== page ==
Our recommendations: What works?
Universities need to build a university-wide understanding of what works to remove ethnicity degree-awarding gaps, so that they can keep working to close the gap in the long term.
Evaluation of what works should be planned into university-wide and local approaches to removing awarding gaps.
For example, universities could:
- assess the success of activities aiming to remove ethnicity awarding gaps
- use existing resources, such as those provided by Transforming Access and Student Outcomes in Higher Education (TASO)
- collaborate with university partners to share examples of successful (and less successful) work across the sector – opportunities could include regional partnerships or work within university mission groups
- keep researching the impact of measures taken during the Covid-19 pandemic on ethnicity awarding gaps
What’s changed since 2019?
Some universities are evaluating at least some of their activity to remove ethnicity awarding gaps, but there’s still a long way to go to make sure evaluation is being effectively and consistently used within universities and across the sector.
The issue of ethnicity awarding gaps is complicated. Universities are doing a lot of work in this area, which can make it challenging to link up impact of this work to a particular practice or intervention.
That’s why it’s so important to have a coordinated, university-wide approach to tackling ethnicity awarding gaps. Evaluation needs to be central to university action plans, and there needs to be quality assurance from the very start.
Universities and organisations across the sector need to work together to share good practice, consider whether they’re doing enough to make evaluation findings accessible, and make full use of existing resources.
Student advisory panel for BAME students at Edge Hill University
The Widening Access and Participation Team at Edge Hill University put together a student advisory panel for Black, Asian and Minority Ethnic Students in 2020/21 to inform the design and delivery of a wide range of university initiatives.
The panel's contributions have already and will continue to lead change that positively impacts students from underrepresented backgrounds. This is crucial in improving outcomes for students’ attainment, continuation and progression into employment or further study.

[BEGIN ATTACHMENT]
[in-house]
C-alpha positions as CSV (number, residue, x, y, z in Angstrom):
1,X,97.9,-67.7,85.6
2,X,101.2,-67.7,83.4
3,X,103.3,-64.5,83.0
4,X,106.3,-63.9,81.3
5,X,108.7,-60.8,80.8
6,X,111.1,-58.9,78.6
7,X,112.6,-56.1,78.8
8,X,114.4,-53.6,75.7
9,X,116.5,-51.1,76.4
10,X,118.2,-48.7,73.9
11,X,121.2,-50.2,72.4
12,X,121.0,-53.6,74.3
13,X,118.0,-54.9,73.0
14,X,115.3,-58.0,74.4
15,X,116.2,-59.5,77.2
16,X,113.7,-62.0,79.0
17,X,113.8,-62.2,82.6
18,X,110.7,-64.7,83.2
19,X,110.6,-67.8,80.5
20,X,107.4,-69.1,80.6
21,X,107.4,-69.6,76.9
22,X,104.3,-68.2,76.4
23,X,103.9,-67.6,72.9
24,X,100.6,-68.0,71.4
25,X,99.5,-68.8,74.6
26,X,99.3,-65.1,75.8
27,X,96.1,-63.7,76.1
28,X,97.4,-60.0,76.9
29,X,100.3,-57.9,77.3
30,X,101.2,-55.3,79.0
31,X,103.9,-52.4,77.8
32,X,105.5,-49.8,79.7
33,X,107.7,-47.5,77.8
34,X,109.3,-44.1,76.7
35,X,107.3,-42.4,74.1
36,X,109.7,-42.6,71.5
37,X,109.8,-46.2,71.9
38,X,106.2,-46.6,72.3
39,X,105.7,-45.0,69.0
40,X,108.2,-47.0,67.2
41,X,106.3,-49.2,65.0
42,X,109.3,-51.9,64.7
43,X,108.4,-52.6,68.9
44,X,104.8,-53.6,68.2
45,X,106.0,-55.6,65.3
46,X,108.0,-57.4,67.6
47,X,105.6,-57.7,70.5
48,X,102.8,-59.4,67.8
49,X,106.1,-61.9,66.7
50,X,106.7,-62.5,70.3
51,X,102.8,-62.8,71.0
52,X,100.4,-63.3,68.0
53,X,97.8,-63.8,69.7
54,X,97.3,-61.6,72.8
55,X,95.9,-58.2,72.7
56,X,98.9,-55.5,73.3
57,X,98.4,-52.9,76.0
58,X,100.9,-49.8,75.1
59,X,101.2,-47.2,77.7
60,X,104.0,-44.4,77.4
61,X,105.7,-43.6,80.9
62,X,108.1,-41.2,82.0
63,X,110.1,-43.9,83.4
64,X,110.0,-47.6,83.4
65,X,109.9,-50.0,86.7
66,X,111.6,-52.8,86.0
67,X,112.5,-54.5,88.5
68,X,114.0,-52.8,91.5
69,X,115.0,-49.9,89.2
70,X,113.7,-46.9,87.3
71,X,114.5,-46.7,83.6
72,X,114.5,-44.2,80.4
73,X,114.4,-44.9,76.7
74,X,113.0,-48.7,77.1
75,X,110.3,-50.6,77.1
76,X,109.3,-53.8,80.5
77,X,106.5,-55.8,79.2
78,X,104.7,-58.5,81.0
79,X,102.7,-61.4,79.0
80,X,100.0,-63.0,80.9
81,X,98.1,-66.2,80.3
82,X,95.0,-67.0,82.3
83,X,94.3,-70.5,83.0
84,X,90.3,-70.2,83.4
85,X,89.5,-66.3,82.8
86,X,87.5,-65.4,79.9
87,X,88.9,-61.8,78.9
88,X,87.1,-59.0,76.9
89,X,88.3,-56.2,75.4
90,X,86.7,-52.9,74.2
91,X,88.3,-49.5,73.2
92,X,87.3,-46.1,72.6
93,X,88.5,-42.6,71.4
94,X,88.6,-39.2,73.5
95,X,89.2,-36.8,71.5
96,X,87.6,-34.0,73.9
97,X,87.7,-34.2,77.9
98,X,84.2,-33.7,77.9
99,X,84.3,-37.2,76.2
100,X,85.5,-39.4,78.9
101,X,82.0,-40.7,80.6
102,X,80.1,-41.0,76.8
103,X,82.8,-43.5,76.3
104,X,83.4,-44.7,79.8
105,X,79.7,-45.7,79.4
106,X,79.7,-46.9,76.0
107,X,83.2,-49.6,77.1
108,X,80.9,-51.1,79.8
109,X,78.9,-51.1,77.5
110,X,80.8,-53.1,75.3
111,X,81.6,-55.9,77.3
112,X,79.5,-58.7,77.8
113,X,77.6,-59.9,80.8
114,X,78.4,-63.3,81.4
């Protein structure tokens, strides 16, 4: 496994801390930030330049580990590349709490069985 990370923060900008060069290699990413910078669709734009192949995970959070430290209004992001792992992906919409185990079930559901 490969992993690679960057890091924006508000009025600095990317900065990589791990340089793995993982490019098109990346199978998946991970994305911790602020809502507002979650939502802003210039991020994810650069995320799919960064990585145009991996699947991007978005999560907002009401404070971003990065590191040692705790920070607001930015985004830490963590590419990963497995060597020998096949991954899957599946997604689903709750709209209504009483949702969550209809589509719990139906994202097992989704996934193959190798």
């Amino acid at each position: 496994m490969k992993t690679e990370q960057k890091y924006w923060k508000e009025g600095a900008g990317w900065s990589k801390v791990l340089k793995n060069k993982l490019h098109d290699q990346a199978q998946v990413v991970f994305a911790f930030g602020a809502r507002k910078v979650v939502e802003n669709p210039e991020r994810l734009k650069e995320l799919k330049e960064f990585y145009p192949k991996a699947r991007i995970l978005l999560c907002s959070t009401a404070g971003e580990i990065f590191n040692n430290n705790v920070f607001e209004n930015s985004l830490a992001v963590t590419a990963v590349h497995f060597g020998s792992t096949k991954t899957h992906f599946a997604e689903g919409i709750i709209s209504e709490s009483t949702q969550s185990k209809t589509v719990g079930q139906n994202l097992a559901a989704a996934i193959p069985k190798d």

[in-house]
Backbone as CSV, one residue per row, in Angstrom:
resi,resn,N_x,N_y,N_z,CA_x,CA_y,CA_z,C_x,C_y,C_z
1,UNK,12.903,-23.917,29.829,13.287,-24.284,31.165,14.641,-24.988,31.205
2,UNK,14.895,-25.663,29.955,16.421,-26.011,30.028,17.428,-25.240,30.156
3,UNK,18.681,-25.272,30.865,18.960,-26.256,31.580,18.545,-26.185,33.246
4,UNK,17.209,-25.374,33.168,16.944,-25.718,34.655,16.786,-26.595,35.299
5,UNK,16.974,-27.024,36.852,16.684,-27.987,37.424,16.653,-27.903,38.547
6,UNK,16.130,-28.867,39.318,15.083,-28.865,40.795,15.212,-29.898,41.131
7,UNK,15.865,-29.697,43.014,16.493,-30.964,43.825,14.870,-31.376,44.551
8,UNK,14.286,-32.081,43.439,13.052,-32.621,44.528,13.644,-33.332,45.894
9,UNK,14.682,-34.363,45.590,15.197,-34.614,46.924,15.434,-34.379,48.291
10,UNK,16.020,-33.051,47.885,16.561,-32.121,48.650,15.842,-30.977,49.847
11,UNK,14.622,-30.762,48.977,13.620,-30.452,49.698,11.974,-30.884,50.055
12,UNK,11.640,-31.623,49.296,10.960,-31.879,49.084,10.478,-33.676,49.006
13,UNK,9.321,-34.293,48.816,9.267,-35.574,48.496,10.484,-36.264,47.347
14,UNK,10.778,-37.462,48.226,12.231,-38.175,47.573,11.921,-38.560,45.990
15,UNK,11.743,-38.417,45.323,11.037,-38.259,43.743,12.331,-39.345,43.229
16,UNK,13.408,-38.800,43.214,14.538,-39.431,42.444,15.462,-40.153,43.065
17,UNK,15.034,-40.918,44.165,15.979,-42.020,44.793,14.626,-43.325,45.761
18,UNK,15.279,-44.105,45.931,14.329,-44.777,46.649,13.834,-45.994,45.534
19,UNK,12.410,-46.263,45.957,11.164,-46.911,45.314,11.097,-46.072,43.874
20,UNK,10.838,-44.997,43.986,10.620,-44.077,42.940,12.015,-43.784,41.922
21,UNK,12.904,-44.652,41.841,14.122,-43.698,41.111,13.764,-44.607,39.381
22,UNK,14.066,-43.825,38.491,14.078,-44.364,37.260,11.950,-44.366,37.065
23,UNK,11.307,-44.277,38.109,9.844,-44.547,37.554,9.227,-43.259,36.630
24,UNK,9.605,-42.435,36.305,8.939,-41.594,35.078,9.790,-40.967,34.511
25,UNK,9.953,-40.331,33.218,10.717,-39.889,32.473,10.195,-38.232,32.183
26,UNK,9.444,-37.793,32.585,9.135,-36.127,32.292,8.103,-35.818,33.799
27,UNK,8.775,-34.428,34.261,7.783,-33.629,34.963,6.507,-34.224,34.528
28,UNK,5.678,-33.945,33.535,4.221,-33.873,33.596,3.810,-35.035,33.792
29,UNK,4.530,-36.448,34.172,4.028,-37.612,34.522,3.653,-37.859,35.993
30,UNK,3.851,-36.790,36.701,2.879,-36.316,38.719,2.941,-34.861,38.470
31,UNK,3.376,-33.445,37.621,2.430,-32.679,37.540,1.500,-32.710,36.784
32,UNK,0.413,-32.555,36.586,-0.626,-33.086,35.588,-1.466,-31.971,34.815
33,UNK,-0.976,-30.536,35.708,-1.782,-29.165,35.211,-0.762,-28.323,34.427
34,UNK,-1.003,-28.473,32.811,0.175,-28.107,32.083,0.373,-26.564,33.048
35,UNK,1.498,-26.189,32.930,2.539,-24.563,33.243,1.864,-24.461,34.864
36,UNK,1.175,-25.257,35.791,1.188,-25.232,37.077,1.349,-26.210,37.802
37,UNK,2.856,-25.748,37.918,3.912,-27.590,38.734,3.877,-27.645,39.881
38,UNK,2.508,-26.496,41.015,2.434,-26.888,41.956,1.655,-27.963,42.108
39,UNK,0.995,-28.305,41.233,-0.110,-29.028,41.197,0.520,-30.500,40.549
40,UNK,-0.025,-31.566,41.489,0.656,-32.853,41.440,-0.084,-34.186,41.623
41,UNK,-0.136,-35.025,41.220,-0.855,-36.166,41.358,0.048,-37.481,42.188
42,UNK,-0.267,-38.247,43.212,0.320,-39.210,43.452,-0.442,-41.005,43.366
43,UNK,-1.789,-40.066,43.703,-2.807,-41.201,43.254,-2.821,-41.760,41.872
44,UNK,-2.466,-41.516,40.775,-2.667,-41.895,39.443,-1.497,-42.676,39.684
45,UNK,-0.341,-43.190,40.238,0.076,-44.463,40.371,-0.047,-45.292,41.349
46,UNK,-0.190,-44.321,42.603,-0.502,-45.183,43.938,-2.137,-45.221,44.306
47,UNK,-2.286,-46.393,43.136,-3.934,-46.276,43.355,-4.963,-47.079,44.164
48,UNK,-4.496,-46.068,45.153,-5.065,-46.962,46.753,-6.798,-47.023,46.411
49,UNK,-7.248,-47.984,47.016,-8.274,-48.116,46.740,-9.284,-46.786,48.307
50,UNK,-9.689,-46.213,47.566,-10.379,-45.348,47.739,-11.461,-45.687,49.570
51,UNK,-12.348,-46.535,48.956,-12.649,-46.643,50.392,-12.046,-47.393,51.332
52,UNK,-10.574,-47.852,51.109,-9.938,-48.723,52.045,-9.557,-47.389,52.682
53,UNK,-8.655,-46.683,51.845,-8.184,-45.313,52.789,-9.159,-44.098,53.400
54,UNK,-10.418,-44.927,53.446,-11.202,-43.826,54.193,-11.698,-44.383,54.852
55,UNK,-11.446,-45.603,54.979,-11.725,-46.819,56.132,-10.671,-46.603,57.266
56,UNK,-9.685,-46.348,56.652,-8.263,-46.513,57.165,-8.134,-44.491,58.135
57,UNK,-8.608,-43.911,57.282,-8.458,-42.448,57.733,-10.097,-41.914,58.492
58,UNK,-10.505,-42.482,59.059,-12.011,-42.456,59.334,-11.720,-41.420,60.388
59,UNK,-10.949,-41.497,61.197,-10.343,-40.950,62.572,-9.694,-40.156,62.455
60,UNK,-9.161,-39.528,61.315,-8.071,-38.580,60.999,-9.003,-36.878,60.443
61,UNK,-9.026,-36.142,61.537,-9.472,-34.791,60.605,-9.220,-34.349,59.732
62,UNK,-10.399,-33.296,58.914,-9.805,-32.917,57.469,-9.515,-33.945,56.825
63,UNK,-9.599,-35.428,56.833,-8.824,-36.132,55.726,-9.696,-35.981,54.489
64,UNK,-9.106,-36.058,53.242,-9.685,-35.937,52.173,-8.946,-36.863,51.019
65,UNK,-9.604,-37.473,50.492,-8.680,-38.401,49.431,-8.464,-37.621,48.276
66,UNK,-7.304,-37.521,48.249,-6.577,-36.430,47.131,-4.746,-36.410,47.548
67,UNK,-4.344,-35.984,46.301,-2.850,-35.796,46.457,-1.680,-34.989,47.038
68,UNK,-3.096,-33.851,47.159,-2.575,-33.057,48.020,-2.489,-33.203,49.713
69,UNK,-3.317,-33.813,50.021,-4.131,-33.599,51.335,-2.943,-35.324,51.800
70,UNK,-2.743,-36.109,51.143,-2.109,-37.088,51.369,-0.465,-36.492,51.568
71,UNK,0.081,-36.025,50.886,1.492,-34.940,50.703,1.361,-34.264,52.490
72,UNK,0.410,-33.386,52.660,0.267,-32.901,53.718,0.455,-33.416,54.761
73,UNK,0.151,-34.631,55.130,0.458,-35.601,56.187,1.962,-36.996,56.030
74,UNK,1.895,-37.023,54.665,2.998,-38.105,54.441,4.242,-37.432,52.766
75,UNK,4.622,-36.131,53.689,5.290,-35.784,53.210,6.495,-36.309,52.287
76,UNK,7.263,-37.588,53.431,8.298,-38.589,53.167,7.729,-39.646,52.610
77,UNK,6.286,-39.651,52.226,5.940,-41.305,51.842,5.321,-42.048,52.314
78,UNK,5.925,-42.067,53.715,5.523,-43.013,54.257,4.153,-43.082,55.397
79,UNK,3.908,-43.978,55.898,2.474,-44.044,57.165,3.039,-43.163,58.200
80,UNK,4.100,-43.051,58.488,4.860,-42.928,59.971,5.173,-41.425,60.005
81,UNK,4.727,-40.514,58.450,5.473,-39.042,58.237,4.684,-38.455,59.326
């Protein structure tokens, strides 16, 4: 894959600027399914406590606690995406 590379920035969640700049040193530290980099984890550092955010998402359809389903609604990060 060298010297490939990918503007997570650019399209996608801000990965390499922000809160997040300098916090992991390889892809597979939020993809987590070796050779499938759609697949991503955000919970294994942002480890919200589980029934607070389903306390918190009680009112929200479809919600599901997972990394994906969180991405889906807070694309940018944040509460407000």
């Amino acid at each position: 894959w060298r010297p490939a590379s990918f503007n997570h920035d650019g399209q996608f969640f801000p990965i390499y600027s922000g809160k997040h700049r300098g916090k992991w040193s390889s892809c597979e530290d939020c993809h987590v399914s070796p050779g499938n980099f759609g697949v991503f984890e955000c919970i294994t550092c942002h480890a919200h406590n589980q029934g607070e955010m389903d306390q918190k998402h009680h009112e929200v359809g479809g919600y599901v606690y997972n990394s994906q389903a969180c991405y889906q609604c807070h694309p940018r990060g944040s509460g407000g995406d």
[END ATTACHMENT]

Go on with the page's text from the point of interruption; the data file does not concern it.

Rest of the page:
Working together, we want to take action on issues such as the degree awarding gap, while also making sure this information is accessible and communicated to the student community. The panel is an open opportunity for students to get involved with and we’ve already made good progress in this academic year.
Student, Edge Hill University
Did the Covid-19 pandemic help with closing the gap?
There’s still a lot of work being done to explore the impact of the pandemic, and the changes universities made in response to the pandemic restrictions on ethnicity awarding gaps.
During the significant uncertainty and disruption we have all faced, many universities increased flexibility in terms of support or assessment methods. For example, universities may have tailored support services to individual needs, introduced no-detriment policies, or switched from traditional ‘closed book’ exams to online assessments.
Universities are continuing to develop a shared understanding of which changes have had a positive impact on reducing ethnicity degree-awarding gaps, while maintaining quality and standards, with many intending to keep certain practices where the evidence of a positive impact is strong. We will work to help gather this evidence and share good practice.
What did university staff say?
- 54% of those surveyed said that they evaluate all or most of their activities to remove ethnicity awarding gaps. 9% evaluated very few or no activities.
- Over half (54%) believe the reduction in ethnicity awarding gaps seen across universities in 2019/20 is linked to changes in assessment practices and the use of no-detriment policies during the pandemic.